Friday, September 13, 2013

In The News: Fruits, Especially Berries, Hot Topics Of Research This Month!

Studies focusing on fruit intake, namely berries, have been plentiful in the news lately- linking fruit consumption to promoting brain health and protecting against diabetes as well as heart attacks.  This is not surprising because there has been years of great data on fruits and veggies and their positive effects on the body.  Eating a variety of fruits (and vegetables) daily supplies plenty of vitamins, minerals, fiber and phytochemicals and it seems like everyday more exciting research comes to light about their amazing powers!

Check out THIS RECENT REVIEW ARTICLE, that summarizes how eating berry fruits is great for the brain and may help prevent age-related memory loss and other changes.  Berries are quite the superfood, also evidenced by a STUDY released early this year noting that eating three or more servings of blueberries and strawberries per week may help women reduce their risk of a heart attack by as much as one-third!

Eating more fruit is also linked to a lowering ones risk of Type 2 Diabetes, according to a NEW STUDY led by Harvard School of Public Health (HSPH) researchers.  People who ate at least two servings each week of whole fruits — namely blueberries, grapes, and apples — reduced their risk for type 2 diabetes by as much as 23%! The key here is eating whole fruits NOT juices because the researchers found quite the opposite with higher juice intake.....those who consumed one or more servings of fruit juice per day actually increased their risk of developing type 2 diabetes by as much as 21%.  In fact, replacing three servings of juice per week for whole fruits would result in a 7% reduction in diabetes risk!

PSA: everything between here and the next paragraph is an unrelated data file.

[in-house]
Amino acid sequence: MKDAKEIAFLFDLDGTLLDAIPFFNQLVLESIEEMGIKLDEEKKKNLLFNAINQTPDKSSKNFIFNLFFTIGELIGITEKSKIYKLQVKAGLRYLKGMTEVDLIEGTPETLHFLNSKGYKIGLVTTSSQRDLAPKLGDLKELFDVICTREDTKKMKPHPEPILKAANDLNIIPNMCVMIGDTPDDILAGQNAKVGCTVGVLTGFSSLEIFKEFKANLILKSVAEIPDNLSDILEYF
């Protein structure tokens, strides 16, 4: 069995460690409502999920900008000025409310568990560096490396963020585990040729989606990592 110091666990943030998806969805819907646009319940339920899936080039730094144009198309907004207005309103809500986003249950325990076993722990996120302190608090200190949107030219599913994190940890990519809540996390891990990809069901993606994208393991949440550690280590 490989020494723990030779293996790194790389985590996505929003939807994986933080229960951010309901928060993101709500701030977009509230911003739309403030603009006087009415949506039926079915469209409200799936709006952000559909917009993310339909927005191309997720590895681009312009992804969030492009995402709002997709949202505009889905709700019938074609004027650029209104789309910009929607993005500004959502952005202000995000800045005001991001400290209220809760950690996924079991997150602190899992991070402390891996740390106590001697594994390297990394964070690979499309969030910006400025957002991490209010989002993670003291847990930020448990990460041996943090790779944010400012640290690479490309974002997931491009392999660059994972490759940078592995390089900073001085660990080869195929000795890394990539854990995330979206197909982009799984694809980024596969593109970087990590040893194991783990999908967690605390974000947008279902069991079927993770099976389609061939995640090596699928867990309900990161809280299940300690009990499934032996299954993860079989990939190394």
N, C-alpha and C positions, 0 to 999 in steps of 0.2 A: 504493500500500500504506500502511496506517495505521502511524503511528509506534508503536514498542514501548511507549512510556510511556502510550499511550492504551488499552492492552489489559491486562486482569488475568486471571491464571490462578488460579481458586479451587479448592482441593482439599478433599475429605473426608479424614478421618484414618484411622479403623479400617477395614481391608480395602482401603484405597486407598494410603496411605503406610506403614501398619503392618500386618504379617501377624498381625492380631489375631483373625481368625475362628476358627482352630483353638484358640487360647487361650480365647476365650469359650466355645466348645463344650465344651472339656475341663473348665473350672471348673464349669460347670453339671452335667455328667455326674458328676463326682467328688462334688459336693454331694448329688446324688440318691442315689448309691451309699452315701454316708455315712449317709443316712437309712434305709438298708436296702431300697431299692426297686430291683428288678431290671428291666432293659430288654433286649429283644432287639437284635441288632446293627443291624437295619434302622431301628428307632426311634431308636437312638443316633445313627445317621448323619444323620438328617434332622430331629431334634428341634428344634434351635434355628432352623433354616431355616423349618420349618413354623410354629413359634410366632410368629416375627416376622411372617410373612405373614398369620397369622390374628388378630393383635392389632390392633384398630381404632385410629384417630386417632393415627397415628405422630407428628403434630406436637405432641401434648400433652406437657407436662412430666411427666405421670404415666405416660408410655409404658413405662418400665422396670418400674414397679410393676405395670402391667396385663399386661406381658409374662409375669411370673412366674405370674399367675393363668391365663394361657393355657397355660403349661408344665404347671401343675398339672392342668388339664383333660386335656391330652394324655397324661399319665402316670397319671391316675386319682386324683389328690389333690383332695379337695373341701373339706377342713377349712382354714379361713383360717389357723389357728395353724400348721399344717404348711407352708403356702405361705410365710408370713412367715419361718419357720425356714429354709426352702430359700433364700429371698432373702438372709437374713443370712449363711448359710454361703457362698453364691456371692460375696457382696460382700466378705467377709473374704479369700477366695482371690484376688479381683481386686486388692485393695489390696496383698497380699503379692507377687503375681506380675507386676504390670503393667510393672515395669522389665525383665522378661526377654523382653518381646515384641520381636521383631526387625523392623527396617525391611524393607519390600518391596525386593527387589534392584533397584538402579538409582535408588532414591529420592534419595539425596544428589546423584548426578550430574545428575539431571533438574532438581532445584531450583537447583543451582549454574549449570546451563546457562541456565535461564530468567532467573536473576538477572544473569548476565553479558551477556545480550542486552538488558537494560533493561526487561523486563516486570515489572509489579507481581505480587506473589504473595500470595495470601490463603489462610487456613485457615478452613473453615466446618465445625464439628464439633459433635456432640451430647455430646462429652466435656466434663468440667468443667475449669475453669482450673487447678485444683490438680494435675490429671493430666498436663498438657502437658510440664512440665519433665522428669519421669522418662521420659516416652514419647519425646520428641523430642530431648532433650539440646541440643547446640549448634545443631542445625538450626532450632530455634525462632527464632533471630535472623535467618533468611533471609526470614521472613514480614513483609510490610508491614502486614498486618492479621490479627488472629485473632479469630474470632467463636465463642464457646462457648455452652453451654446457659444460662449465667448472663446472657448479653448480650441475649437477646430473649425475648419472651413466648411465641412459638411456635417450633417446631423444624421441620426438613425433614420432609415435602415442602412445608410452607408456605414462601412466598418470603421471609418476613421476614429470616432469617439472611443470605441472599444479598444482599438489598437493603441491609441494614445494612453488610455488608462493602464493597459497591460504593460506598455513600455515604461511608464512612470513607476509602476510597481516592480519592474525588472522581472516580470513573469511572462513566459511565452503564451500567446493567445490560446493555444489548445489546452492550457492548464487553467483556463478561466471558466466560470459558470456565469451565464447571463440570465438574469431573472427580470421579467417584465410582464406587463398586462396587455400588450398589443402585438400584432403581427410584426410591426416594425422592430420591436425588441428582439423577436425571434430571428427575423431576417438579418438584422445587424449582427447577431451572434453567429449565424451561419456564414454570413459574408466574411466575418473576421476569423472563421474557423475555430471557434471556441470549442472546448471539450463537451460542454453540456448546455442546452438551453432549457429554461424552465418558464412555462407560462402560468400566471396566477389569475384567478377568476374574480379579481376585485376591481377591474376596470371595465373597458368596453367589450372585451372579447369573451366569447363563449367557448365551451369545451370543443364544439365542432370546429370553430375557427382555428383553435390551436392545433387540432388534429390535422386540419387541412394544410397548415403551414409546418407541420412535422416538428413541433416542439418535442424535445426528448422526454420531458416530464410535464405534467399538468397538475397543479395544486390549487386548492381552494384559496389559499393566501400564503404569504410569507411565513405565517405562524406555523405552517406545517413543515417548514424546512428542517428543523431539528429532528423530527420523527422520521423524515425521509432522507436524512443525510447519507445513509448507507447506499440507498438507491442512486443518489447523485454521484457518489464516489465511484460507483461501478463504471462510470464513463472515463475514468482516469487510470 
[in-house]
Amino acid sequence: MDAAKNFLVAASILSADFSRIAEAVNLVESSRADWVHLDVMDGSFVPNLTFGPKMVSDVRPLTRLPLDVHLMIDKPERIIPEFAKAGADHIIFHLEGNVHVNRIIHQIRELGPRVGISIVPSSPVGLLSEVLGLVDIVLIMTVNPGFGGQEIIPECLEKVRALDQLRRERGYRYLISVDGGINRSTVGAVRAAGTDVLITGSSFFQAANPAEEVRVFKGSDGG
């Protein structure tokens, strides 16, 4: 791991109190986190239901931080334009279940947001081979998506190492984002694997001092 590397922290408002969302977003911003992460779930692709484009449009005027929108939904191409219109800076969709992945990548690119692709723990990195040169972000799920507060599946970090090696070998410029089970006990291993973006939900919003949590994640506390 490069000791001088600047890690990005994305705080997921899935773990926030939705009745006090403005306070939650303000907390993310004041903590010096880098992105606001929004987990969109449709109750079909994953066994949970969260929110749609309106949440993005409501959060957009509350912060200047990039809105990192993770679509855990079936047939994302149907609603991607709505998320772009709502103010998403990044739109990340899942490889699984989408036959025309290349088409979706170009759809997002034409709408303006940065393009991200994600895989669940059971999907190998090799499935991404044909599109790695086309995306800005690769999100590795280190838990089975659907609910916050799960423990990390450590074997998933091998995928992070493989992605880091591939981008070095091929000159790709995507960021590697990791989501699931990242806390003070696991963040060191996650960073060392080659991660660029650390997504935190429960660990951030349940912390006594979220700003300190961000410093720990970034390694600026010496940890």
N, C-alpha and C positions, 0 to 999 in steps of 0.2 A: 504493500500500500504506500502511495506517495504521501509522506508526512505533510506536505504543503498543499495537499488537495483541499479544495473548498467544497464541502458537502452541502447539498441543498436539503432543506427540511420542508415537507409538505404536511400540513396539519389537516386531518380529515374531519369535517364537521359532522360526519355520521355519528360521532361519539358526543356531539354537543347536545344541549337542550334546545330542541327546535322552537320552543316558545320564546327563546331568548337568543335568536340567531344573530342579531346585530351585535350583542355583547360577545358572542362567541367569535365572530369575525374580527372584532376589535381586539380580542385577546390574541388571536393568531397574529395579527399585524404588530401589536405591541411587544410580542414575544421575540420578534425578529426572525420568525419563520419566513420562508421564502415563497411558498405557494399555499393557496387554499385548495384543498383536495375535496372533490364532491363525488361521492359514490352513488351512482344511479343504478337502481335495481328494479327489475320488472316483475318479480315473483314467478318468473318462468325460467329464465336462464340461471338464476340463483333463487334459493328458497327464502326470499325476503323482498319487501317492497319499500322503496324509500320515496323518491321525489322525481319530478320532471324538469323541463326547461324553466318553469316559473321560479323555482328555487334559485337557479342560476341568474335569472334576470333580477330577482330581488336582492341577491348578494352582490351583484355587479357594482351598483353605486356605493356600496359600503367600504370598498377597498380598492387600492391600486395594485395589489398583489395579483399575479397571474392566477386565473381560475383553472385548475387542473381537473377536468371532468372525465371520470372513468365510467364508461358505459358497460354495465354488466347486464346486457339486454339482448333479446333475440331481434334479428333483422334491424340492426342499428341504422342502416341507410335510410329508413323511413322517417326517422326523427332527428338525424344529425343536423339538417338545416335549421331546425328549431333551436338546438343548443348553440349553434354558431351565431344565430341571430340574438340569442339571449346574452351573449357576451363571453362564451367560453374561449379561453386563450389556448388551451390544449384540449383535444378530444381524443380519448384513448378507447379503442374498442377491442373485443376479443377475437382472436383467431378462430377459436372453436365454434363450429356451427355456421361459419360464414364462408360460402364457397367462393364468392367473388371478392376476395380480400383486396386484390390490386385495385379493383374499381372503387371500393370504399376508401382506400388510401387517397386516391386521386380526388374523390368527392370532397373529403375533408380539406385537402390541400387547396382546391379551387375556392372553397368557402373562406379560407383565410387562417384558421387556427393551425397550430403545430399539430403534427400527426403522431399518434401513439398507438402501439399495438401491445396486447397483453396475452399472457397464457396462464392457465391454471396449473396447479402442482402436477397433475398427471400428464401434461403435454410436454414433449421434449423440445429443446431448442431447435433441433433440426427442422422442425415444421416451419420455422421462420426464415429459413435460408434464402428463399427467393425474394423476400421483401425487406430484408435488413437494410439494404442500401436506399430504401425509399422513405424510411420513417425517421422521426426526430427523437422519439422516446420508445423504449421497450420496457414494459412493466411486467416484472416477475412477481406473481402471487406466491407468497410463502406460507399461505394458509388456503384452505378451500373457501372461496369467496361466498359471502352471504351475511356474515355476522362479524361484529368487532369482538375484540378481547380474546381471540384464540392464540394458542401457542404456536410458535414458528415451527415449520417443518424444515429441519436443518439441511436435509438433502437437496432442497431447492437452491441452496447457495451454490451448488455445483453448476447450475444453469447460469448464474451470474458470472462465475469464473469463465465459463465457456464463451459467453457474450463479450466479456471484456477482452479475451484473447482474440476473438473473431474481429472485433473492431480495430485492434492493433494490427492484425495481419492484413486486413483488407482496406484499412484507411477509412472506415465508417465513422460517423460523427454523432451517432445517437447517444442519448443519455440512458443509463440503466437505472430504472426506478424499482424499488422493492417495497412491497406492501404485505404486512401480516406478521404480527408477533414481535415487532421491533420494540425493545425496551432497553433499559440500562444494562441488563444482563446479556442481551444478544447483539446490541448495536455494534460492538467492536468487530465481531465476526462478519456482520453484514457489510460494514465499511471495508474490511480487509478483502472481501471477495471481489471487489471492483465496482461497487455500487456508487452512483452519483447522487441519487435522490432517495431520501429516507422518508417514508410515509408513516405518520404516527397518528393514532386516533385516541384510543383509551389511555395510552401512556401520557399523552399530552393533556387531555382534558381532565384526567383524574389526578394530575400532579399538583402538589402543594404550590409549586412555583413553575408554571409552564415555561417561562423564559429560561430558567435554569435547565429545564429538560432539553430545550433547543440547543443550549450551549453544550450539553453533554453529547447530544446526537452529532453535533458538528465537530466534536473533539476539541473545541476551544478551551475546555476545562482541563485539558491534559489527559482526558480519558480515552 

So grab a piece of fruit and enjoy!  And try some of my fruity recipes like Quadruple Spinach Berry Salad, Raspberry Yogurt Pops, Winter Fruit Salad or Oat Pancakes!


Friday, September 6, 2013

Non- Instant Oats....In An Instant!

Tired of those instant oatmeal packets?? If you prefer the hearty texture and filling nature of old fashioned rolled oats to instant but lack the time to prepare them I have an answer for you- SOAKING!  Soaking rolled oats 12-24 hours (or at least overnight) hydrates and fluffs them up quite nicely, so part of the “cooking” is done for you.

Here’s what you do:

1.)    Soaking process

Add 1 cup oats to a bowl/container, cover with 2 cups warm filtered water.  (If you want to soak more than 1 cup, then just add 2 cups of water to every additional cup of dry oats you want to soak. 

Cover with a towel or lid and soak 12-24 hours on the counter top.

2.)    Preparation.  Rinse and drain the oats in a strainer/colander and then you can cook them in a pot or microwave. 1 cup dry rolled oats yield about 1.5 cups after soaking. Add the desired amount of liquid (like milk or water, which is generally not much since the oats are already hydrated) and cook on the stove top on medium heat for 2-3 minutes.  Even faster, put the oats in a microwave dish and heat in high for about 1 minute per ½ cup of soaked oats.  You can add a splash of liquid before heating if you like them moist/more soupy.  If you microwave them without liquid they have a more separated/flaky texture like brown rice. 

3.)    Add your favorite toppings if desired and serve!!  That’s it. Soaking reminds me of the crockpot theory, leaving them to soak is doing a lot of the work for you.

Another thing to note: There is some research that suggests that fermenting oats improves there digestibility and makes them more nutritious. If you are interested in this and/or find oats difficult to digest you can take things a step further, and ferment the oats, which involves adding an acid, like lemon juice, whey, kefir or vinegar and a little bit of flour before soaking.  There is more information on this process HERE and I may possibly write a post on it in the future as well. 
Nutrition Info:

One cup dry oats Calories 300  Protein  g Carb  g Fiber 8  g Sugars 0 g Fat  g Saturated fat g Sodium  0 mg


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